In December, Unifor released a “primer” explaining its opposition to the Northern Gateway and Keystone XL pipelines, and support for the smaller Line 9 pipeline. The national union condemns all recent major export pipelines on both economic and environmental grounds, asserting that export pipelines do not prioritize Canadian consumers or maximize Canadian jobs. It also fears massive exports will harm other sectors, such as manufacturing, as the Canadian dollar rises.
Unifor asserts that the smaller Line 9 pipeline does not suffer from the same problems as the enormous export pipelines. Provided Line 9 oil is not shipped to Maine, and pending strict environmental and safety measures and First Nations approval, the union backs the Line 9 promise of energy independence and value-added manufacturing jobs, especially in Quebec. Unifor’s position echoes a statement issued by the Alberta Federation of Labour in October, which also contraposed Line 9 and major export pipelines.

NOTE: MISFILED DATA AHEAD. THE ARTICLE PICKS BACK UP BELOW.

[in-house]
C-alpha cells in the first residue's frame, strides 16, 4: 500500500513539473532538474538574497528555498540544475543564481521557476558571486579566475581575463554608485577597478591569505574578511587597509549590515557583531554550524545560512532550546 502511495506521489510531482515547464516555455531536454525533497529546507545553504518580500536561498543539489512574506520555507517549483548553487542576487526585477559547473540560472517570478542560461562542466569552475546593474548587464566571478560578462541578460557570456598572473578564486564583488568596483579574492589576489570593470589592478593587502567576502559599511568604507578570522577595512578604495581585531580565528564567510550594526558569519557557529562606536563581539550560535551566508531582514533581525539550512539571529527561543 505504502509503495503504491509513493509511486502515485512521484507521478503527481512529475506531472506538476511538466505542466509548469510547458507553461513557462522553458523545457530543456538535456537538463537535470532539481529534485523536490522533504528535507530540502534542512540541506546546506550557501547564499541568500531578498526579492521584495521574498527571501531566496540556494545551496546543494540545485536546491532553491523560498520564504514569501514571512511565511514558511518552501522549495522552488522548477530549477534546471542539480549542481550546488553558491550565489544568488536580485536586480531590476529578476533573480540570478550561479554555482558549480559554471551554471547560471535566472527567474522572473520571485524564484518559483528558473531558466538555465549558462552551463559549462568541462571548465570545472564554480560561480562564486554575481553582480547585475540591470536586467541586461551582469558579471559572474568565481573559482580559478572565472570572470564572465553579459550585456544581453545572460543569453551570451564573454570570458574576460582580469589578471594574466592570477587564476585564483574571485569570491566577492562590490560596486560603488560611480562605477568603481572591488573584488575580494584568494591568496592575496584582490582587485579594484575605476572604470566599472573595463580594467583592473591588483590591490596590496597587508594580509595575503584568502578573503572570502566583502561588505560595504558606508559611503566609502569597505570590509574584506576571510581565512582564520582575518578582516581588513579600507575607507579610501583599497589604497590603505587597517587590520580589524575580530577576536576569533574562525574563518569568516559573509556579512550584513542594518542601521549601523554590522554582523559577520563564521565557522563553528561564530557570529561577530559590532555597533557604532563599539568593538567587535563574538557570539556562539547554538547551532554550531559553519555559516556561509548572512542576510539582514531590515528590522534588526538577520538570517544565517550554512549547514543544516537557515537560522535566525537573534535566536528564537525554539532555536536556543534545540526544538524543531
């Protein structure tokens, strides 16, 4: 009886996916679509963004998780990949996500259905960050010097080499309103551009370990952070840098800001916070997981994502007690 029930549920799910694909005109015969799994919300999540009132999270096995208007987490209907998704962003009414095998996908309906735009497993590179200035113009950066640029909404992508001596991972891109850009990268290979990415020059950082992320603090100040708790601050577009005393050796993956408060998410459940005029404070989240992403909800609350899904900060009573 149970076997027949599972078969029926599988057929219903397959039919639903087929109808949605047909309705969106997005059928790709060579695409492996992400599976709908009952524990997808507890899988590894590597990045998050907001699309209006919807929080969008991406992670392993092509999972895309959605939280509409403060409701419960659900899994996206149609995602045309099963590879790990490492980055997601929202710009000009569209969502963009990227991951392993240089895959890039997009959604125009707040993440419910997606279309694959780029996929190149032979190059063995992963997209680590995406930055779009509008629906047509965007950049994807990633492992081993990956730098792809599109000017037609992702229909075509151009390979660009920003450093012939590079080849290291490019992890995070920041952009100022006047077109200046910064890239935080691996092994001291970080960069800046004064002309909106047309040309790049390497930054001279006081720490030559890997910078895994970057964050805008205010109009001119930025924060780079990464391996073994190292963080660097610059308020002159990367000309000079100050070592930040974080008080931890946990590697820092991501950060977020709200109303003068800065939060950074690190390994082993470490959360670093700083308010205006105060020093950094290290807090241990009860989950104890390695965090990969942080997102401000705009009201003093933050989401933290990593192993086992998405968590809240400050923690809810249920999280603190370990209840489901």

In contrast to the Unifor and AFL positions, some labour activists continue to dismiss Line 9 benefits as “myths”, instead emphasizing the magnitude of safety, environmental, and economic threats. January revelations regarding an influx of Enbridge maintenance notices filed with the NEB has reinforced concerns regarding the age and fragility of the pipeline.
Delegates to Unifor’s Ontario Regional Council meeting in December approved recommendations for a long-term national energy strategy, including emissions targets and a climate action plan, energy independence, and a national energy grid. They also endorsed the National Executive Board’s call for a moratorium on unconventional fracking, until environmental and First Nations concerns have been addressed. Arriving at a national energy and environmental strategy for Unifor will be the task of its new Energy Council, soon to be constituted by delegates from all energy-related locals in the union.